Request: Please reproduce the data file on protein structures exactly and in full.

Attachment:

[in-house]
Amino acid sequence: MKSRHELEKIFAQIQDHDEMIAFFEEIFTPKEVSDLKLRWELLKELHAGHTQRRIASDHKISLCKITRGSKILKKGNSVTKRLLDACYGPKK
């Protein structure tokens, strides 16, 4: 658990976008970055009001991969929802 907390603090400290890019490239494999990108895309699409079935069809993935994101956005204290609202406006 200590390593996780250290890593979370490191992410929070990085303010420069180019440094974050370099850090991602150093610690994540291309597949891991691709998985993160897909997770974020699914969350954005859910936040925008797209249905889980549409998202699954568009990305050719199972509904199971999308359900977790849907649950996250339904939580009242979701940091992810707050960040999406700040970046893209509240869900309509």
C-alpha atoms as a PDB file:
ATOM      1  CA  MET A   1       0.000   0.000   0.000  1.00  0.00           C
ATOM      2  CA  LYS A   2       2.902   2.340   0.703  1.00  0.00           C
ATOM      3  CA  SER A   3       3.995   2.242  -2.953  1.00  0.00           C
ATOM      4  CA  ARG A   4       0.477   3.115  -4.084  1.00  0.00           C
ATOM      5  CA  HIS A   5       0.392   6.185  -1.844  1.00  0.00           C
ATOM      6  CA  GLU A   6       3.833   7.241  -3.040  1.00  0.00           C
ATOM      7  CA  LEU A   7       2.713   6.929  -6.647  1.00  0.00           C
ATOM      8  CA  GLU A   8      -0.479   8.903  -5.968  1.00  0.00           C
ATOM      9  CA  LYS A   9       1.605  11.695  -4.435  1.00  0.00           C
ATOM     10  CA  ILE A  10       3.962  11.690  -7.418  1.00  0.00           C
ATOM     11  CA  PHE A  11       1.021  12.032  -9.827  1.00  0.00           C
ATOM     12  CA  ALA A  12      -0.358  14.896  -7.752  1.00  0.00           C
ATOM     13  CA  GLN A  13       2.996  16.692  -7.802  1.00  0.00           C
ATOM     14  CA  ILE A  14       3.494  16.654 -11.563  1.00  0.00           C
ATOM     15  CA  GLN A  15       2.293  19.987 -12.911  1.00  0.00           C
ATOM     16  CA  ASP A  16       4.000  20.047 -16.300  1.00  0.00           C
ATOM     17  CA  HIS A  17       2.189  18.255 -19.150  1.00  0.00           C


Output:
[in-house]
Amino acid sequence: MKSRHELEKIFAQIQDHDEMIAFFEEIFTPKEVSDLKLRWELLKELHAGHTQRRIASDHKISLCKITRGSKILKKGNSVTKRLLDACYGPKK
């Protein structure tokens, strides 16, 4: 658990976008970055009001991969929802 907390603090400290890019490239494999990108895309699409079935069809993935994101956005204290609202406006 200590390593996780250290890593979370490191992410929070990085303010420069180019440094974050370099850090991602150093610690994540291309597949891991691709998985993160897909997770974020699914969350954005859910936040925008797209249905889980549409998202699954568009990305050719199972509904199971999308359900977790849907649950996250339904939580009242979701940091992810707050960040999406700040970046893209509240869900309509």
C-alpha atoms as a PDB file:
ATOM      1  CA  MET A   1       0.000   0.000   0.000  1.00  0.00           C
ATOM      2  CA  LYS A   2       2.902   2.340   0.703  1.00  0.00           C
ATOM      3  CA  SER A   3       3.995   2.242  -2.953  1.00  0.00           C
ATOM      4  CA  ARG A   4       0.477   3.115  -4.084  1.00  0.00           C
ATOM      5  CA  HIS A   5       0.392   6.185  -1.844  1.00  0.00           C
ATOM      6  CA  GLU A   6       3.833   7.241  -3.040  1.00  0.00           C
ATOM      7  CA  LEU A   7       2.713   6.929  -6.647  1.00  0.00           C
ATOM      8  CA  GLU A   8      -0.479   8.903  -5.968  1.00  0.00           C
ATOM      9  CA  LYS A   9       1.605  11.695  -4.435  1.00  0.00           C
ATOM     10  CA  ILE A  10       3.962  11.690  -7.418  1.00  0.00           C
ATOM     11  CA  PHE A  11       1.021  12.032  -9.827  1.00  0.00           C
ATOM     12  CA  ALA A  12      -0.358  14.896  -7.752  1.00  0.00           C
ATOM     13  CA  GLN A  13       2.996  16.692  -7.802  1.00  0.00           C
ATOM     14  CA  ILE A  14       3.494  16.654 -11.563  1.00  0.00           C
ATOM     15  CA  GLN A  15       2.293  19.987 -12.911  1.00  0.00           C
ATOM     16  CA  ASP A  16       4.000  20.047 -16.300  1.00  0.00           C
ATOM     17  CA  HIS A  17       2.189  18.255 -19.150  1.00  0.00           C